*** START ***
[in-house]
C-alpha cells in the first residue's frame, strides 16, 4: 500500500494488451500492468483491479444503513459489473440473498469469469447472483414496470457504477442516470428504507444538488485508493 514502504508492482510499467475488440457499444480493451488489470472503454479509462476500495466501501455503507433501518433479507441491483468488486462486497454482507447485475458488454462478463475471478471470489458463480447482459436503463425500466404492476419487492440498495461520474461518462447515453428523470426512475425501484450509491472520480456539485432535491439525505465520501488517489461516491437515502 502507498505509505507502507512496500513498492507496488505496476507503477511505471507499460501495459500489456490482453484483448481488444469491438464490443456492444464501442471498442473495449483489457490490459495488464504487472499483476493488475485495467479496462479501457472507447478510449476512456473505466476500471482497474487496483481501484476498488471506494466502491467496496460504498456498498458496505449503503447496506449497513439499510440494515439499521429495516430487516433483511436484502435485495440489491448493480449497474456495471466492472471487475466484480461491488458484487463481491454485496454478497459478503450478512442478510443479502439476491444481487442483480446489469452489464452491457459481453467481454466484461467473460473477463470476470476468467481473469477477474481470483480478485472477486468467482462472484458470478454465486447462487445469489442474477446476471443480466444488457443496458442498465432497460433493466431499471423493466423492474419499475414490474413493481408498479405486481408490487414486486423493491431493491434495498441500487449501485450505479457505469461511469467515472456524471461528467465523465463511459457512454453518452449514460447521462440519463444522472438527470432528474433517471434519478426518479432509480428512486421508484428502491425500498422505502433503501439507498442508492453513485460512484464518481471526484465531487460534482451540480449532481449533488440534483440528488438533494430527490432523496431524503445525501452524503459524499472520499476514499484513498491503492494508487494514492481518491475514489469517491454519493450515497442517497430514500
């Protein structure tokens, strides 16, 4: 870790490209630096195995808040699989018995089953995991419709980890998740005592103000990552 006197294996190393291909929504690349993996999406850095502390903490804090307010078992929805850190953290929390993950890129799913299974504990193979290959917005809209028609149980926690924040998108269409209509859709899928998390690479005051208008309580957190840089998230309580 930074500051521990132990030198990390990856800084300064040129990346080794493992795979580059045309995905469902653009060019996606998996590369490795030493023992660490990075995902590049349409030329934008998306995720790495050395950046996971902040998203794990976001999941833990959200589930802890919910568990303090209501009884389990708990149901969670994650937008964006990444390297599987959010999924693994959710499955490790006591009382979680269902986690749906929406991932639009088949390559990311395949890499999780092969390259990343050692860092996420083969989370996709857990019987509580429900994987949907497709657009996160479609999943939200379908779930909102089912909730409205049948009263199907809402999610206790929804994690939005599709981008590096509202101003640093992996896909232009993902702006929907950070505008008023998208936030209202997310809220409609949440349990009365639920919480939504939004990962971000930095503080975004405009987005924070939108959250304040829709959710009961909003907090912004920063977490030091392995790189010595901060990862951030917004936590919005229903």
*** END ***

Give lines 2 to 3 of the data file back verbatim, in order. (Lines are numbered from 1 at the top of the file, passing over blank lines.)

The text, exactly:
C-alpha cells in the first residue's frame, strides 16, 4: 500500500494488451500492468483491479444503513459489473440473498469469469447472483414496470457504477442516470428504507444538488485508493 514502504508492482510499467475488440457499444480493451488489470472503454479509462476500495466501501455503507433501518433479507441491483468488486462486497454482507447485475458488454462478463475471478471470489458463480447482459436503463425500466404492476419487492440498495461520474461518462447515453428523470426512475425501484450509491472520480456539485432535491439525505465520501488517489461516491437515502 502507498505509505507502507512496500513498492507496488505496476507503477511505471507499460501495459500489456490482453484483448481488444469491438464490443456492444464501442471498442473495449483489457490490459495488464504487472499483476493488475485495467479496462479501457472507447478510449476512456473505466476500471482497474487496483481501484476498488471506494466502491467496496460504498456498498458496505449503503447496506449497513439499510440494515439499521429495516430487516433483511436484502435485495440489491448493480449497474456495471466492472471487475466484480461491488458484487463481491454485496454478497459478503450478512442478510443479502439476491444481487442483480446489469452489464452491457459481453467481454466484461467473460473477463470476470476468467481473469477477474481470483480478485472477486468467482462472484458470478454465486447462487445469489442474477446476471443480466444488457443496458442498465432497460433493466431499471423493466423492474419499475414490474413493481408498479405486481408490487414486486423493491431493491434495498441500487449501485450505479457505469461511469467515472456524471461528467465523465463511459457512454453518452449514460447521462440519463444522472438527470432528474433517471434519478426518479432509480428512486421508484428502491425500498422505502433503501439507498442508492453513485460512484464518481471526484465531487460534482451540480449532481449533488440534483440528488438533494430527490432523496431524503445525501452524503459524499472520499476514499484513498491503492494508487494514492481518491475514489469517491454519493450515497442517497430514500
């Protein structure tokens, strides 16, 4: 870790490209630096195995808040699989018995089953995991419709980890998740005592103000990552 006197294996190393291909929504690349993996999406850095502390903490804090307010078992929805850190953290929390993950890129799913299974504990193979290959917005809209028609149980926690924040998108269409209509859709899928998390690479005051208008309580957190840089998230309580 930074500051521990132990030198990390990856800084300064040129990346080794493992795979580059045309995905469902653009060019996606998996590369490795030493023992660490990075995902590049349409030329934008998306995720790495050395950046996971902040998203794990976001999941833990959200589930802890919910568990303090209501009884389990708990149901969670994650937008964006990444390297599987959010999924693994959710499955490790006591009382979680269902986690749906929406991932639009088949390559990311395949890499999780092969390259990343050692860092996420083969989370996709857990019987509580429900994987949907497709657009996160479609999943939200379908779930909102089912909730409205049948009263199907809402999610206790929804994690939005599709981008590096509202101003640093992996896909232009993902702006929907950070505008008023998208936030209202997310809220409609949440349990009365639920919480939504939004990962971000930095503080975004405009987005924070939108959250304040829709959710009961909003907090912004920063977490030091392995790189010595901060990862951030917004936590919005229903």